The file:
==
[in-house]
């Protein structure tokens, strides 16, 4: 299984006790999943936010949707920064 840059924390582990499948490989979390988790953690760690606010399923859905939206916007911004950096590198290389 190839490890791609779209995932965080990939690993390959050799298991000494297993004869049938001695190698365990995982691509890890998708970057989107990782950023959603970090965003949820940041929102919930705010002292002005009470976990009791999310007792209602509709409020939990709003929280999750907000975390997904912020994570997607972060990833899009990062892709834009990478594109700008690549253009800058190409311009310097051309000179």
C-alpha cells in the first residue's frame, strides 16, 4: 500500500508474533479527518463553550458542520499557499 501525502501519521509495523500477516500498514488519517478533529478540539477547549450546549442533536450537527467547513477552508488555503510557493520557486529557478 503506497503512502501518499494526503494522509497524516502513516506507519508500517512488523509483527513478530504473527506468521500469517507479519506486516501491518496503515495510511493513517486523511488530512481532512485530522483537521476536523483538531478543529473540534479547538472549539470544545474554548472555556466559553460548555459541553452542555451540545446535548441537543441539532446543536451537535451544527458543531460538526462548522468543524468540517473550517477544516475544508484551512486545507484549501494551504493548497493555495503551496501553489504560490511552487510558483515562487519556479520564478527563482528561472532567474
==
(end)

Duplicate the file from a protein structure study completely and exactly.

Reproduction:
[in-house]
């Protein structure tokens, strides 16, 4: 299984006790999943936010949707920064 840059924390582990499948490989979390988790953690760690606010399923859905939206916007911004950096590198290389 190839490890791609779209995932965080990939690993390959050799298991000494297993004869049938001695190698365990995982691509890890998708970057989107990782950023959603970090965003949820940041929102919930705010002292002005009470976990009791999310007792209602509709409020939990709003929280999750907000975390997904912020994570997607972060990833899009990062892709834009990478594109700008690549253009800058190409311009310097051309000179």
C-alpha cells in the first residue's frame, strides 16, 4: 500500500508474533479527518463553550458542520499557499 501525502501519521509495523500477516500498514488519517478533529478540539477547549450546549442533536450537527467547513477552508488555503510557493520557486529557478 503506497503512502501518499494526503494522509497524516502513516506507519508500517512488523509483527513478530504473527506468521500469517507479519506486516501491518496503515495510511493513517486523511488530512481532512485530522483537521476536523483538531478543529473540534479547538472549539470544545474554548472555556466559553460548555459541553452542555451540545446535548441537543441539532446543536451537535451544527458543531460538526462548522468543524468540517473550517477544516475544508484551512486545507484549501494551504493548497493555495503551496501553489504560490511552487510558483515562487519556479520564478527563482528561472532567474